Plaintiff alleges that, after the board meeting, Plaintiff and her African-American co-workers were “wrongfully accused of committing HIPAA violations, subjected to licensure complaints with their licensing boards, and falsely accused of misconduct by defendants in retaliation/reprisal for Petitioner's protected activities.”[13] Plaintiff alleges that several Health Insurance and Portability Accountability Act (“HIPAA”) and Emergency Medical Treatment and Active Labor Act (“EMTALA”) violations made by white employees were reported to Human Resources and Chastant, but no action was taken against the white employees.

         On December 15, 2014, Dr. Anthony Shields, Chief Medical Officer, called Plaintiff and told her she would be suspended without pay for alleged HIPAA violations and that a letter would be emailed from Chastant regarding her suspension. Dr. Shields also allegedly told Plaintiff not to report to work on December 16, 2014, but “he couldn't explain exactly why [Plaintiff] was being suspended.”[14]

         A total of five nurses were allegedly suspended for HIPAA violations. Plaintiff alleges that the white nurses who were suspended with pay were given the opportunity to resign but allowed to return to work; however, the two African-American nurses were suspended without pay and “were fired and not given any due process, they were never given the chance to meet and discuss the false allegations.”[15] On December 16, 2014, Plaintiff informed an employee of the Hospital that she wanted her attorney present when she was questioned by the Hospital's attorney; this request was denied. On December 26, 2014, Plaintiff again alleged racial discrimination and reported two HIPAA violations that were “summarily dismissed by defendants, ” and the Defendants did not discipline these Caucasian employees.[16]

         Plaintiff alleges that Defendants backdated her letter of termination, with no explanation, on January 9, 2015. Plaintiff was reported by Defendants to the Board of Nursing regarding the alleged HIPAA violations, placing Plaintiff's nursing license in danger. The Board of Nursing closed the investigation of the alleged HIPAA violations and found that Plaintiff had not committed HIPAA violations.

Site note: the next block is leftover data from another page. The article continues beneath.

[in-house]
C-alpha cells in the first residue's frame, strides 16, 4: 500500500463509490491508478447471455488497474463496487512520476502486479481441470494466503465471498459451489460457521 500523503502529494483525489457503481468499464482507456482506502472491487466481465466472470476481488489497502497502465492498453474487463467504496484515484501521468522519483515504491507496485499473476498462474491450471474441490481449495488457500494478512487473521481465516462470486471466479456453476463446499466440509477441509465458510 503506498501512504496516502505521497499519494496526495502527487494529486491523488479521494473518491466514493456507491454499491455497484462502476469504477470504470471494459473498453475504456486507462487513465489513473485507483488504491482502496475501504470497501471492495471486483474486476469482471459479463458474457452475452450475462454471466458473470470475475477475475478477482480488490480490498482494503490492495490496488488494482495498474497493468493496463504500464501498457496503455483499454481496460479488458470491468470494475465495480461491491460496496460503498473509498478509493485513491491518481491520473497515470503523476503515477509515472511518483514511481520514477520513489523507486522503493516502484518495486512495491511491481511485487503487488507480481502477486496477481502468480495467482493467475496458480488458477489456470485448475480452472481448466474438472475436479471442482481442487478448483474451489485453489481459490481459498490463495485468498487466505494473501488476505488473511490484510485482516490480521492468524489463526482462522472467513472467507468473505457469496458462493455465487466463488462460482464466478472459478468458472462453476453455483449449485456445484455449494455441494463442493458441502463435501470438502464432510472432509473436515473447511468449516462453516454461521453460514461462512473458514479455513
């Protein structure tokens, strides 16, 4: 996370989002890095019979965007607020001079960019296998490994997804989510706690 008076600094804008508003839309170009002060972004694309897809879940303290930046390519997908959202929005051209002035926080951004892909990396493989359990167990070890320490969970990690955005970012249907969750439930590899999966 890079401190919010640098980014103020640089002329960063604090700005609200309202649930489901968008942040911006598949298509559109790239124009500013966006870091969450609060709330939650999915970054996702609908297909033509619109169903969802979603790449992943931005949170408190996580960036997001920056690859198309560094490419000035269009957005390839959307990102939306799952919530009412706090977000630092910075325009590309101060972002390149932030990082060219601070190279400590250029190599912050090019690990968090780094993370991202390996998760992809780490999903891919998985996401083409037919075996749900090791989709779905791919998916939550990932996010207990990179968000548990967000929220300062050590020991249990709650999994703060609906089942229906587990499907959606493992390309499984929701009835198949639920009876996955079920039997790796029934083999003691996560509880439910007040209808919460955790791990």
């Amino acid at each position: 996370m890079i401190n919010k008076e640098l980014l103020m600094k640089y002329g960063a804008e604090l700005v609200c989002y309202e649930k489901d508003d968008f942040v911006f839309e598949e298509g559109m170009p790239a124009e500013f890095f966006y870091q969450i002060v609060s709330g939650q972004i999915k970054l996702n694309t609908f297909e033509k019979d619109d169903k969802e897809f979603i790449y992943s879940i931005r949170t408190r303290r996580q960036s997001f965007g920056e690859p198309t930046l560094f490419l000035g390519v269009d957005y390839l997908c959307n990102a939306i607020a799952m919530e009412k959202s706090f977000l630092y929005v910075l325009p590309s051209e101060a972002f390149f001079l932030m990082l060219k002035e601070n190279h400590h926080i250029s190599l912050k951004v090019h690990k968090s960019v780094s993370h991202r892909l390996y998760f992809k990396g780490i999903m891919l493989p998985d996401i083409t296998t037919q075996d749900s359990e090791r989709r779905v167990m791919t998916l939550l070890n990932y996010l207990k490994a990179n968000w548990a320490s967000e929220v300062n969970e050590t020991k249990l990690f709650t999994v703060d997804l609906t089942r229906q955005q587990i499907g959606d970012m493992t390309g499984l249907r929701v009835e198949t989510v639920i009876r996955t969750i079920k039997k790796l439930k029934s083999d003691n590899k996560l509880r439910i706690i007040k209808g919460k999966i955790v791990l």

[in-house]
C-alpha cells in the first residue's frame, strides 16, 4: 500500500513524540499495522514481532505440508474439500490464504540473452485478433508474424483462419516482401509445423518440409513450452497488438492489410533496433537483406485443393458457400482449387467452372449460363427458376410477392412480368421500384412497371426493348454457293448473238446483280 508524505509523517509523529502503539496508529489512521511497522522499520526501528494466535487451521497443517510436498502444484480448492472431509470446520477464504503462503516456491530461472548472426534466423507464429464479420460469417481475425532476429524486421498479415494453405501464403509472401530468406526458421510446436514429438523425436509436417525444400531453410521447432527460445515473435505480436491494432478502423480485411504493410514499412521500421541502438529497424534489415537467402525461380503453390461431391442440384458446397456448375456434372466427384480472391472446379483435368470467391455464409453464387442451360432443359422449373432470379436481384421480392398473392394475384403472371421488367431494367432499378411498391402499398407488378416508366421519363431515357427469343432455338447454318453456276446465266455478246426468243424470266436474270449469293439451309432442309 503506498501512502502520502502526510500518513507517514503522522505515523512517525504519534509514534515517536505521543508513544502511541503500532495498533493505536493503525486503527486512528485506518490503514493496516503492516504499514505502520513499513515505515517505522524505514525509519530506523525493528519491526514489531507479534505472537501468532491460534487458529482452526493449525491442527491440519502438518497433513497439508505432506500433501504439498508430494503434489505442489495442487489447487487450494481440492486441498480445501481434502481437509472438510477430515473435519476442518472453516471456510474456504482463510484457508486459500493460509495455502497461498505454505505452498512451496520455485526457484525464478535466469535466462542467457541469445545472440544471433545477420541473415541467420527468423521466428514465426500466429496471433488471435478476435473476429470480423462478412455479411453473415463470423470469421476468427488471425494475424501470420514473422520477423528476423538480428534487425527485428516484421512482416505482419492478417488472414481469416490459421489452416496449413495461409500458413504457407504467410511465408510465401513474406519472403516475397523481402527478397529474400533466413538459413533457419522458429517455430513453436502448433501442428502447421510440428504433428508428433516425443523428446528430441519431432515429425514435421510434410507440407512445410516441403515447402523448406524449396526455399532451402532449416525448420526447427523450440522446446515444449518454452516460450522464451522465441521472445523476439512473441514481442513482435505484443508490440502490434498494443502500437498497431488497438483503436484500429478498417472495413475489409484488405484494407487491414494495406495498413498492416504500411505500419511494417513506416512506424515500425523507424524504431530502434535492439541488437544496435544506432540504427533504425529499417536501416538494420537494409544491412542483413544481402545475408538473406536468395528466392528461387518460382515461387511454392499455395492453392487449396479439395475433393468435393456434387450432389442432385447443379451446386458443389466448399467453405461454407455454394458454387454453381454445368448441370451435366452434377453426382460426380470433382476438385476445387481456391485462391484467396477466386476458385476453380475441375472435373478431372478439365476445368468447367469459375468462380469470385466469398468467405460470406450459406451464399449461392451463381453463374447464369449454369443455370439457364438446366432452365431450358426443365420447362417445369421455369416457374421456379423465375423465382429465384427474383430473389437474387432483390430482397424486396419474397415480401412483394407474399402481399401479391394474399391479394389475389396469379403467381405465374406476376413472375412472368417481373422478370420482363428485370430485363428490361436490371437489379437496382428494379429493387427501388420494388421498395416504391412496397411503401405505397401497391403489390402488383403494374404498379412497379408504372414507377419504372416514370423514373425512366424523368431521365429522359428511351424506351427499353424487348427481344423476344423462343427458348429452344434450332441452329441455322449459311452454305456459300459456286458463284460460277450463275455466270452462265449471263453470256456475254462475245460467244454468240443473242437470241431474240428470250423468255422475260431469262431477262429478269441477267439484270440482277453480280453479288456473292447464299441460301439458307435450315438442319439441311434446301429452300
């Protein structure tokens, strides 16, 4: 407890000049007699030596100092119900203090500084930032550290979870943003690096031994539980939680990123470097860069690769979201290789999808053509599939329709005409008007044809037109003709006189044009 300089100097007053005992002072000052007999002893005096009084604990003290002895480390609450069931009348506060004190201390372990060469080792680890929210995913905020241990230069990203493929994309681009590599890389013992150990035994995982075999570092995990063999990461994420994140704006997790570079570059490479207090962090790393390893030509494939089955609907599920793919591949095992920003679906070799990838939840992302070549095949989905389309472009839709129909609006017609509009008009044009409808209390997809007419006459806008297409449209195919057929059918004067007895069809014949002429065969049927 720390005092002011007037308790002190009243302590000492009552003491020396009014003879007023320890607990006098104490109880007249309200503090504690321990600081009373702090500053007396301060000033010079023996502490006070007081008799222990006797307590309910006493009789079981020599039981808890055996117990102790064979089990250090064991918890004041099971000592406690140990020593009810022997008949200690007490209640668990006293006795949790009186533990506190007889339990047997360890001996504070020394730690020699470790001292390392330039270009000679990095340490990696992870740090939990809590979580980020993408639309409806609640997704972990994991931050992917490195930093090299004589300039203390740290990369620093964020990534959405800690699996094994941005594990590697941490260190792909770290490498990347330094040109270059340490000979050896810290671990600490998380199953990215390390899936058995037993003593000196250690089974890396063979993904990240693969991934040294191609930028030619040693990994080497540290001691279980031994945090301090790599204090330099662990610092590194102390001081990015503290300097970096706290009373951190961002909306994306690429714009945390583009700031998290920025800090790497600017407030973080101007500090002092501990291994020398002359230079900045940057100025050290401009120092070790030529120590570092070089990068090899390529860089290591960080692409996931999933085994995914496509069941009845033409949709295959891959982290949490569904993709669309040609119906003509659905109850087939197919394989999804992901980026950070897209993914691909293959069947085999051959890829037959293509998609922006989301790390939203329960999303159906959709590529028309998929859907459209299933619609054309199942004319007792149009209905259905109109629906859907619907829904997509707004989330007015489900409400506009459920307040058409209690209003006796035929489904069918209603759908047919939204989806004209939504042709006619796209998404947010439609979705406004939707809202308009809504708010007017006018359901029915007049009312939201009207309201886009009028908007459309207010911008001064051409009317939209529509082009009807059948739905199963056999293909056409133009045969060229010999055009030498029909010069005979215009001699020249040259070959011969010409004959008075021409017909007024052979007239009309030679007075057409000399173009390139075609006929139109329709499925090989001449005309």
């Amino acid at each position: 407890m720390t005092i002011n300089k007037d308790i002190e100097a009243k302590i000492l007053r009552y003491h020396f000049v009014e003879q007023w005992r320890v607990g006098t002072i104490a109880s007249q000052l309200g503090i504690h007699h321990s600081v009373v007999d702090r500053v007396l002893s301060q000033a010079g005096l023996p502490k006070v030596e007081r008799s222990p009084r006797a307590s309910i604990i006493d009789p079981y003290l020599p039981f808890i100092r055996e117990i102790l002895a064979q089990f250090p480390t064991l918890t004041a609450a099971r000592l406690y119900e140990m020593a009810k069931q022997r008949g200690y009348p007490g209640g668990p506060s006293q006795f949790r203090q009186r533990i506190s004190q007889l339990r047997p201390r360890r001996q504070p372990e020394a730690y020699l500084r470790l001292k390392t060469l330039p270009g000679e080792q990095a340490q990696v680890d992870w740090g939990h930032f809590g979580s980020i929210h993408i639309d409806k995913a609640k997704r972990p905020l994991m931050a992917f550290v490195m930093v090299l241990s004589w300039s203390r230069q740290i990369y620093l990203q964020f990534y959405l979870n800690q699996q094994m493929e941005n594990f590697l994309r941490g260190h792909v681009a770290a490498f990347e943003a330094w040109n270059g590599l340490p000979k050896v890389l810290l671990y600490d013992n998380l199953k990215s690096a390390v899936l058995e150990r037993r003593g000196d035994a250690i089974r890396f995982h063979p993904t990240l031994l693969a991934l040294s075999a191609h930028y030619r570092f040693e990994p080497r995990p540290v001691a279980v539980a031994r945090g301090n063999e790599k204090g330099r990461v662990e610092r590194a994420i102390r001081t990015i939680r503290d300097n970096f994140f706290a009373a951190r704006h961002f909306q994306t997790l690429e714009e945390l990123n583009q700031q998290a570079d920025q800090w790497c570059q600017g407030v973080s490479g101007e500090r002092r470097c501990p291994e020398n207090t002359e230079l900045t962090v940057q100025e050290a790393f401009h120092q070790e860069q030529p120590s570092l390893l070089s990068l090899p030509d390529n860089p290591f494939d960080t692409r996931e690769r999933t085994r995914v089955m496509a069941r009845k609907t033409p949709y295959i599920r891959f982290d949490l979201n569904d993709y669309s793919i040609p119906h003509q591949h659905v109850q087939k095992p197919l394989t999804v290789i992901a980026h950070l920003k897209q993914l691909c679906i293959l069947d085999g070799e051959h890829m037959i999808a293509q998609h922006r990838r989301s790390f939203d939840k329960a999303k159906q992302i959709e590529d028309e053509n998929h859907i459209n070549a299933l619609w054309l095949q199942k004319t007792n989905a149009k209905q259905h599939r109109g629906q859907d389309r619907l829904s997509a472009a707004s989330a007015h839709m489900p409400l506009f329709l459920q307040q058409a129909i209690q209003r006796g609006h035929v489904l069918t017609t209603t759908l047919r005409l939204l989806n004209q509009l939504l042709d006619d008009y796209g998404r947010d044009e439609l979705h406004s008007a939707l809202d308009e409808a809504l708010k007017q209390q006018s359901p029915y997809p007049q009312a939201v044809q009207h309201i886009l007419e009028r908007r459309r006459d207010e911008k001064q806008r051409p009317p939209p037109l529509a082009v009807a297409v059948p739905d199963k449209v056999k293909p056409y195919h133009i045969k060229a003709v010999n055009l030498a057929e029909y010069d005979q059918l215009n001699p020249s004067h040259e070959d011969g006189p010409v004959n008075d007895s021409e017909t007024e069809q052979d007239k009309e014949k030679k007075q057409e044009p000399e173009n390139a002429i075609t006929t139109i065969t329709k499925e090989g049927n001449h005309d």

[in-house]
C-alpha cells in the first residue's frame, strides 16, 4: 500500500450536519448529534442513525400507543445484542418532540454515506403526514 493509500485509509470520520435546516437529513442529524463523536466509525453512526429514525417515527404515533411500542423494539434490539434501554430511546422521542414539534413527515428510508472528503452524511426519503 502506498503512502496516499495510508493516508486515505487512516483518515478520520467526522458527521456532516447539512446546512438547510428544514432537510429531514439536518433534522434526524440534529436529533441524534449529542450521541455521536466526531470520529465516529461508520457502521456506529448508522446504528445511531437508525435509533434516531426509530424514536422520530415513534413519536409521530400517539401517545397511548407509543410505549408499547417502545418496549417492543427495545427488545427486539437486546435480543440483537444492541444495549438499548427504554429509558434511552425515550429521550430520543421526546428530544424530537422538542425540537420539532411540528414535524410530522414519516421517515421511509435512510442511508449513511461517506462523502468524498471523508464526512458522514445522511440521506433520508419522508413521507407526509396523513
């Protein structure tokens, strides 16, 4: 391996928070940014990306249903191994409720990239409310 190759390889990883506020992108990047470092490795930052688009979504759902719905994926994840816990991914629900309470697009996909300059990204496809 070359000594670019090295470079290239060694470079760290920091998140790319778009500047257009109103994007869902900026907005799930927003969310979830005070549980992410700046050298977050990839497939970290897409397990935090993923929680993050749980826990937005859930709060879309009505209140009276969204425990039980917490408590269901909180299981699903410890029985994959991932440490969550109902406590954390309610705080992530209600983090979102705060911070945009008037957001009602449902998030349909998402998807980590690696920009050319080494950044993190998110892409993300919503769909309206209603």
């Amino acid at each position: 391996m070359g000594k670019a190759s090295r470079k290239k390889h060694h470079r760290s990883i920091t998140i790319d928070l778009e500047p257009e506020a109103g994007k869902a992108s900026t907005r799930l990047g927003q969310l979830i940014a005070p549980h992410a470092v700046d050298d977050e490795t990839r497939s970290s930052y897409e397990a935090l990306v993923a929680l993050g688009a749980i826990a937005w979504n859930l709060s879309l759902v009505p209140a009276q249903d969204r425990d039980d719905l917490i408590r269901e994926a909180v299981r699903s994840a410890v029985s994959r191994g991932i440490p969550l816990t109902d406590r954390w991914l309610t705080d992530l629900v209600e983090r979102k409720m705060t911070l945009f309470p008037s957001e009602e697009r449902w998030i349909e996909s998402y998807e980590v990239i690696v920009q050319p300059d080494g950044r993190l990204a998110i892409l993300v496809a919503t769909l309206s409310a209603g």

On March 22, 2017, this Court issued a Ruling[17] granting in part and denying in part the Defendants' Motion to Dismiss[18] for failure to state a claim. In this Ruling, the Court dismissed Plaintiff's state law harassment and retaliation claims.[19] The Defendants now move for summary judgment on Plaintiff's Title VII and state law discrimination claims for failure to promote, disparate pay, discriminatory discipline, hostile work environment, and retaliation.

         II. LAW AND ANALYSIS

         A. Summary Judgment Standard

         “The court shall grant summary judgment if the movant shows that there is no genuine dispute as to any material fact and the movant is entitled to judgment as a matter of law.”[20] “When assessing whether a dispute to any material fact exists, we consider all of the evidence in the record but refrain from making credibility determinations or weighing the evidence.”[21] A party moving for summary judgment “must ‘demonstrate the absence of a genuine issue of material fact, ' but need not negate the elements of the nonmovant's case.”[22] If the moving party satisfies its burden, “the non-moving party must show that summary judgment is inappropriate by setting ‘forth specific facts showing the existence of a genuine issue concerning every essential component of its case.'”[23] However, the non-moving party's burden “is not satisfied with some metaphysical doubt as to the material facts, by conclusory allegations, by unsubstantiated assertions, or by only a scintilla of evidence.”[24]

         Notably, “[a] genuine issue of material fact exists, ‘if the evidence is such that a reasonable jury could return a verdict for the nonmoving party.'”[25] All reasonable factual inferences are drawn in favor of the nonmoving party.[26] However, “[t]he Court has no duty to search the record for material fact issues. Rather, the party opposing the summary judgment is required to identify specific evidence in the record and to articulate precisely how this evidence supports his claim.”[27] “Conclusory allegations unsupported by specific facts … will not prevent the award of summary judgment; ‘the plaintiff [can]not rest on his allegations … to get to a jury without any “significant probative evidence tending to support the complaint.”'”[28]

         B. Title VII Race Discrimination

         1. Failure to Promote Burden of Proof

         In order to survive Defendants' motion for summary judgment on her failure to promote claims, Pickett must establish a prima facie case of discrimination by providing summary judgment evidence that she: “(1) is a member of a protected class; (2) that [s]he applied and was qualified for a job for which the employer was seeking applicants; (3) that, despite [her] qualifications, [she] was rejected; and (4) that, after [her] rejection, the position remained open and the employer continued to seek applicants from persons of plaintiff's qualifications.”[29] If Plaintiff meets her prima facie burden, the Defendants must “produce a legitimate, nondiscriminatory reason for the failure or refusal to [promote] the plaintiff.”[30] If the Defendants proffer a legitimate, nondiscriminatory reason for the failure or refusal to hire Plaintiff, Plaintiff then “bears the ultimate burden of proving that the defendant's proffered legitimate nondiscriminatory reason is pretext for discrimination. To carry this burden, the plaintiff must rebut each nondiscriminatory reason articulated by the defendant.”[31] Pickett alleges that the Defendants failed to promote her to the positions of compliance officer, utilization review, infection control coordinator, and employee health nurse because she is an African-American.[32]